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Groundbreaking Report Exposes Chemicals Linked to Cancer in Feminine Care Products.

Posted November 22nd, 2013


November 6, 2013

A new report by Women’s Voices for the Earth (WVE) details how the feminine care industry sells products containing unregulated and potentially harmful chemicals, including preservatives, pesticides, fragrances and dyes.

The report, Chem Fatale, kicks off a campaign that will target Proctor & Gamble, makers of Tampax and Always, to disclose the ingredients in tampons and pads, and eliminate toxic chemicals. The campaign also wants to encourage consumers to demand more government oversight of the $3 billion feminine care industry.

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New website claims “toxic chemicals” in most cosmetics products.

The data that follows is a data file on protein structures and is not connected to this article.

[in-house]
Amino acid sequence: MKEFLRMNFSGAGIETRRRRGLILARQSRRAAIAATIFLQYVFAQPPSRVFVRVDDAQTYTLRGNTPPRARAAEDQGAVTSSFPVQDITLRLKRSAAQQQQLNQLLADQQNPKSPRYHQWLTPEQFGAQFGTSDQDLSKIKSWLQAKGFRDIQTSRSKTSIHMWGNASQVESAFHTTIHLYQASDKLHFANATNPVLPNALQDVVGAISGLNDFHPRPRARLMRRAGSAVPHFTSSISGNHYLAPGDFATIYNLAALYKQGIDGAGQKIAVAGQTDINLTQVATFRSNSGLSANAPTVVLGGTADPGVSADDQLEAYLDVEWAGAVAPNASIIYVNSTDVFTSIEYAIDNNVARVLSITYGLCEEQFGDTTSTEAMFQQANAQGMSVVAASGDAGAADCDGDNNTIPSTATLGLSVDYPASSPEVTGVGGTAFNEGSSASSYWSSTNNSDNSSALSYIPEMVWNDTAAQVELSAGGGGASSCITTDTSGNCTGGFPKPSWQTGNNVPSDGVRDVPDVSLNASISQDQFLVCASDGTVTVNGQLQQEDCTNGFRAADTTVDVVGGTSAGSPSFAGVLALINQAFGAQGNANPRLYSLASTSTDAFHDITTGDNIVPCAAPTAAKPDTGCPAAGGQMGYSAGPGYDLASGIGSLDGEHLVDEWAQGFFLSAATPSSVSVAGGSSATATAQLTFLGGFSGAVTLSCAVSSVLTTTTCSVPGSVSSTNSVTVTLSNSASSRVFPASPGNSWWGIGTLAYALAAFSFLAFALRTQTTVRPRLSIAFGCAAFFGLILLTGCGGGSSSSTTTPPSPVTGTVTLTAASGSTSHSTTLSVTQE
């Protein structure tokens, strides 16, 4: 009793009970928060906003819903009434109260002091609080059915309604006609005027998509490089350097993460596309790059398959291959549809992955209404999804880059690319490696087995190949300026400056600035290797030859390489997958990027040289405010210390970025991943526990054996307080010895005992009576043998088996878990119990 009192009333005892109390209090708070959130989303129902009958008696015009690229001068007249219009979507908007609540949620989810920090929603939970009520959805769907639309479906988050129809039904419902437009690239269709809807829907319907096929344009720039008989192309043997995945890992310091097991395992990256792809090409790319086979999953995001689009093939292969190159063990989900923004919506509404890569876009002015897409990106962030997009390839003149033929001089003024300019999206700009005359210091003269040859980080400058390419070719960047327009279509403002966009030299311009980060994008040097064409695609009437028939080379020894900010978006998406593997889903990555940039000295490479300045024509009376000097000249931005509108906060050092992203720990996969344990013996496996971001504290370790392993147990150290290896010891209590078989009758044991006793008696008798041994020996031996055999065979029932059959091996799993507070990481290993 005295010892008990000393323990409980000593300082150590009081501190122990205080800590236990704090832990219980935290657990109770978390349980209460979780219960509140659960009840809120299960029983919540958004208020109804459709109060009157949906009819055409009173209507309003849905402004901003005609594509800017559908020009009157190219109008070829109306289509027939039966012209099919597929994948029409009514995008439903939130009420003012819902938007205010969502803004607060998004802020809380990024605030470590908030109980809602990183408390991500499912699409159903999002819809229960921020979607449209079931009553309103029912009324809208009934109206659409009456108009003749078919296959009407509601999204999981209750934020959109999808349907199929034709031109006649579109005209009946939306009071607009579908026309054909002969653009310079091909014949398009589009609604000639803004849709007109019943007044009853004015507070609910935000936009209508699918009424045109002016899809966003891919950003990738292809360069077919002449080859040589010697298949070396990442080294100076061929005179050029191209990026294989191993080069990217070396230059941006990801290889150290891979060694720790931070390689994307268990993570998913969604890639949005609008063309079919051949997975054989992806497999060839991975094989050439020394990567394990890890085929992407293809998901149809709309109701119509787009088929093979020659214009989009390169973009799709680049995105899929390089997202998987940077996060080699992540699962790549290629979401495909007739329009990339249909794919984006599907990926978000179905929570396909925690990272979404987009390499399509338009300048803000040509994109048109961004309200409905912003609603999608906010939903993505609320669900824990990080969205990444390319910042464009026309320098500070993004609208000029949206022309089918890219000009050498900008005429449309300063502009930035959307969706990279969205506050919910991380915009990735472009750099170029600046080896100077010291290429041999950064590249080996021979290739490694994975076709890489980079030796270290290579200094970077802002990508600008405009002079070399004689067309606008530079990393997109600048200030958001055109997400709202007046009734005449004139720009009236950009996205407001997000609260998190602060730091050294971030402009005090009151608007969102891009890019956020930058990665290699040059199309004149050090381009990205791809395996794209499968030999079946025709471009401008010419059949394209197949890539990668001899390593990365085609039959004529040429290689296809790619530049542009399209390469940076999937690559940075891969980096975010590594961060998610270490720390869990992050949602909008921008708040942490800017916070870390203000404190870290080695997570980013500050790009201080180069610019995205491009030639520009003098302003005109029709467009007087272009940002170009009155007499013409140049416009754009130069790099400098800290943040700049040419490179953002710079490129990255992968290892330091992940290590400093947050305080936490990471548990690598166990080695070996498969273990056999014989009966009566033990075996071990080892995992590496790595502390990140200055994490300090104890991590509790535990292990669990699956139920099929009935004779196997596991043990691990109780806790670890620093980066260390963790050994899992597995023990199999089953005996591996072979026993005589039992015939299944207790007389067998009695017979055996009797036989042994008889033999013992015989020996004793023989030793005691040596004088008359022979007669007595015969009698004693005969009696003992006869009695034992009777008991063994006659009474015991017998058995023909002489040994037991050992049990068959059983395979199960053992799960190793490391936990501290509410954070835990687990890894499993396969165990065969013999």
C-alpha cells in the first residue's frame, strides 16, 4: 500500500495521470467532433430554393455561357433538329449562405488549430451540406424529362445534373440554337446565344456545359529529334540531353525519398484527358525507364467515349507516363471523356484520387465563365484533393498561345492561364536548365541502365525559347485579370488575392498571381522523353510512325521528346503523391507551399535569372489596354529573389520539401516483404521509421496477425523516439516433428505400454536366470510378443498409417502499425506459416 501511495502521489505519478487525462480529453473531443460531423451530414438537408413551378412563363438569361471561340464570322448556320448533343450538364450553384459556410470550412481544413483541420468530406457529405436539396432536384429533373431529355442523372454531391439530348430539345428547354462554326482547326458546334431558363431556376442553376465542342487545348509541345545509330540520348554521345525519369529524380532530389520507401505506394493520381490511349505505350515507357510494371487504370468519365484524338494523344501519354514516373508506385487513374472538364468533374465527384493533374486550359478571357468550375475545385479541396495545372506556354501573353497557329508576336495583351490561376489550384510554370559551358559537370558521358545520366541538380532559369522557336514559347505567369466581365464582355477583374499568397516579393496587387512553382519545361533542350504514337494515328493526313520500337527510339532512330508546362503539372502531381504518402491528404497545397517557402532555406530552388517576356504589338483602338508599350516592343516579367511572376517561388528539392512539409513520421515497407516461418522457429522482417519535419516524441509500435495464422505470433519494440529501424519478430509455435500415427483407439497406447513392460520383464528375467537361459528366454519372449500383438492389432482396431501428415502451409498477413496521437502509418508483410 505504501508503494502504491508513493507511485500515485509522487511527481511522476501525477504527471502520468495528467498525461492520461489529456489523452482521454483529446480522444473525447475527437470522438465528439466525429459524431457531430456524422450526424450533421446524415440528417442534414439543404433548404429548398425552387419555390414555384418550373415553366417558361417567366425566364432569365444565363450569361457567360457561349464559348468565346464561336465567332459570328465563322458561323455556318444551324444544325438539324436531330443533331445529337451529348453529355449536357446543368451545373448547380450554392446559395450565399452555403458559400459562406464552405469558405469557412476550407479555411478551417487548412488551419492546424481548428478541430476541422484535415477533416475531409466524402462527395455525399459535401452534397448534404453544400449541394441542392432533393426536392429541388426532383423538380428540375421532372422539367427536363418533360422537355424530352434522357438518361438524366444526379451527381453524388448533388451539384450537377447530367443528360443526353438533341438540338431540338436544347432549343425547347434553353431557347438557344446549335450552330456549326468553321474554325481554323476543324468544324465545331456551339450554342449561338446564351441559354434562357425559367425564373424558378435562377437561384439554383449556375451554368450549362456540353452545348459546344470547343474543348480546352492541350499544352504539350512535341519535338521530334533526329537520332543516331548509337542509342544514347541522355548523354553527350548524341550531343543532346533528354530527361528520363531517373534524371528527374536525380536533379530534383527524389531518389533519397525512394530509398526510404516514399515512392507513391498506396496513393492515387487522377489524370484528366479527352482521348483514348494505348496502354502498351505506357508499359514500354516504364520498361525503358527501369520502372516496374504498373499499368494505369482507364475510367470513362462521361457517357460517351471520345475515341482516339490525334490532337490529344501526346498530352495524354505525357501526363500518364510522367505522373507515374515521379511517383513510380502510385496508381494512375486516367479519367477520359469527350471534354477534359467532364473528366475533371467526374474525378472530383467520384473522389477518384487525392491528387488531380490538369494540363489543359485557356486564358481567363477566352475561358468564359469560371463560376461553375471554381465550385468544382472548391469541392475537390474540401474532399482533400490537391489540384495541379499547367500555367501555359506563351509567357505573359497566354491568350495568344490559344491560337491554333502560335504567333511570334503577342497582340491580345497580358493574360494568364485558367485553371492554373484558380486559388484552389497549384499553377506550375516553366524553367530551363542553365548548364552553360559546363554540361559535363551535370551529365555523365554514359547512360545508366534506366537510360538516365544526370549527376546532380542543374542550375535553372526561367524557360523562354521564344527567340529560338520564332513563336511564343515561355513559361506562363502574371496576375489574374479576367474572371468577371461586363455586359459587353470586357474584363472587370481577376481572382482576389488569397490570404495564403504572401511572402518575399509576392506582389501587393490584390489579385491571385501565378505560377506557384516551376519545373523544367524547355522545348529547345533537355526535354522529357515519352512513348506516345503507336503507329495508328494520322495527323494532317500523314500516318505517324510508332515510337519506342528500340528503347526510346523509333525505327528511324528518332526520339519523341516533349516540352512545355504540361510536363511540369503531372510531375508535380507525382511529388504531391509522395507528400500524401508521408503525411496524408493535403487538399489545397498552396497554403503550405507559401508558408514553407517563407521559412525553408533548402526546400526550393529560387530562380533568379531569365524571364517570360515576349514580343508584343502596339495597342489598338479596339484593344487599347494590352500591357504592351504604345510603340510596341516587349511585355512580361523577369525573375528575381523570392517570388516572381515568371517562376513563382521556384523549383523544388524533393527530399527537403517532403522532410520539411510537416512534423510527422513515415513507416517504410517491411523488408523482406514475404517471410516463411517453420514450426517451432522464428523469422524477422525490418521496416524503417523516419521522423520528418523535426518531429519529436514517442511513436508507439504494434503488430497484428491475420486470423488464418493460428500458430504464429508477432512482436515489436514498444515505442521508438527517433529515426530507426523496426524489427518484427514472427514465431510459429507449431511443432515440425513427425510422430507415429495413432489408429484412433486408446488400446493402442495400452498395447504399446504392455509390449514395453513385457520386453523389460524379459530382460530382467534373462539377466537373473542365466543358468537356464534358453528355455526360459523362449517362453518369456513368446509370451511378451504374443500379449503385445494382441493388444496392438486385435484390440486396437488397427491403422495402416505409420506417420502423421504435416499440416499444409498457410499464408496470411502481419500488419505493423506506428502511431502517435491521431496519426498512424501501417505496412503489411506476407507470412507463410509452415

Posted September 11th, 2013

Cosmetics design.com

August 27, 2013

A coalition of environmental groups has launched a website which claims to reveal carcinogens and harmful chemicals in everyday cosmetic products.

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Consumer Groups Say Chemicals in Glade Pose Threat.

Posted June 14th, 2013

American News Report

June 13, 2013

Richard Lenti

They’re some of the most popular cleaning products on the market:  Windex, Tide, Pledge and Glade. And for years a consumer advocate group has complained that unlisted ingredients in them pose a serious threat to the health of consumers.

Now, SumOfUs.org, in partnership with Women’s Voices for the Earth (WVE), is petitioning S.C. Johnson & Son to come clean about the specific chemicals in its air freshener Glade.